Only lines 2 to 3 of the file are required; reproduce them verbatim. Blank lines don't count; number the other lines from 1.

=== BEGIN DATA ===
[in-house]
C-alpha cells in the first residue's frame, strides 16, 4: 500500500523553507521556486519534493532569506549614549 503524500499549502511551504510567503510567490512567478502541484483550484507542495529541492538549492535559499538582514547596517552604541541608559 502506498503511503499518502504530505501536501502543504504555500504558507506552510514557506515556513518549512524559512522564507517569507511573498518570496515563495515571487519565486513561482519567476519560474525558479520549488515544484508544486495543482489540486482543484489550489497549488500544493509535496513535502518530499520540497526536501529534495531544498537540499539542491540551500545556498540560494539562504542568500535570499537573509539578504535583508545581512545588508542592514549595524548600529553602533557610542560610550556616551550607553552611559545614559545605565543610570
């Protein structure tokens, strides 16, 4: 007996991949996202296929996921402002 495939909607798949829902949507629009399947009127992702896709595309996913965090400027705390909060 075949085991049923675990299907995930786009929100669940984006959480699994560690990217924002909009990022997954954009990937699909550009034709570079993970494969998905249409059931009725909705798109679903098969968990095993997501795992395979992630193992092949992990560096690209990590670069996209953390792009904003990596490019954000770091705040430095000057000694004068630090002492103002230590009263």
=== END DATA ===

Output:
C-alpha cells in the first residue's frame, strides 16, 4: 500500500523553507521556486519534493532569506549614549 503524500499549502511551504510567503510567490512567478502541484483550484507542495529541492538549492535559499538582514547596517552604541541608559 502506498503511503499518502504530505501536501502543504504555500504558507506552510514557506515556513518549512524559512522564507517569507511573498518570496515563495515571487519565486513561482519567476519560474525558479520549488515544484508544486495543482489540486482543484489550489497549488500544493509535496513535502518530499520540497526536501529534495531544498537540499539542491540551500545556498540560494539562504542568500535570499537573509539578504535583508545581512545588508542592514549595524548600529553602533557610542560610550556616551550607553552611559545614559545605565543610570
């Protein structure tokens, strides 16, 4: 007996991949996202296929996921402002 495939909607798949829902949507629009399947009127992702896709595309996913965090400027705390909060 075949085991049923675990299907995930786009929100669940984006959480699994560690990217924002909009990022997954954009990937699909550009034709570079993970494969998905249409059931009725909705798109679903098969968990095993997501795992395979992630193992092949992990560096690209990590670069996209953390792009904003990596490019954000770091705040430095000057000694004068630090002492103002230590009263």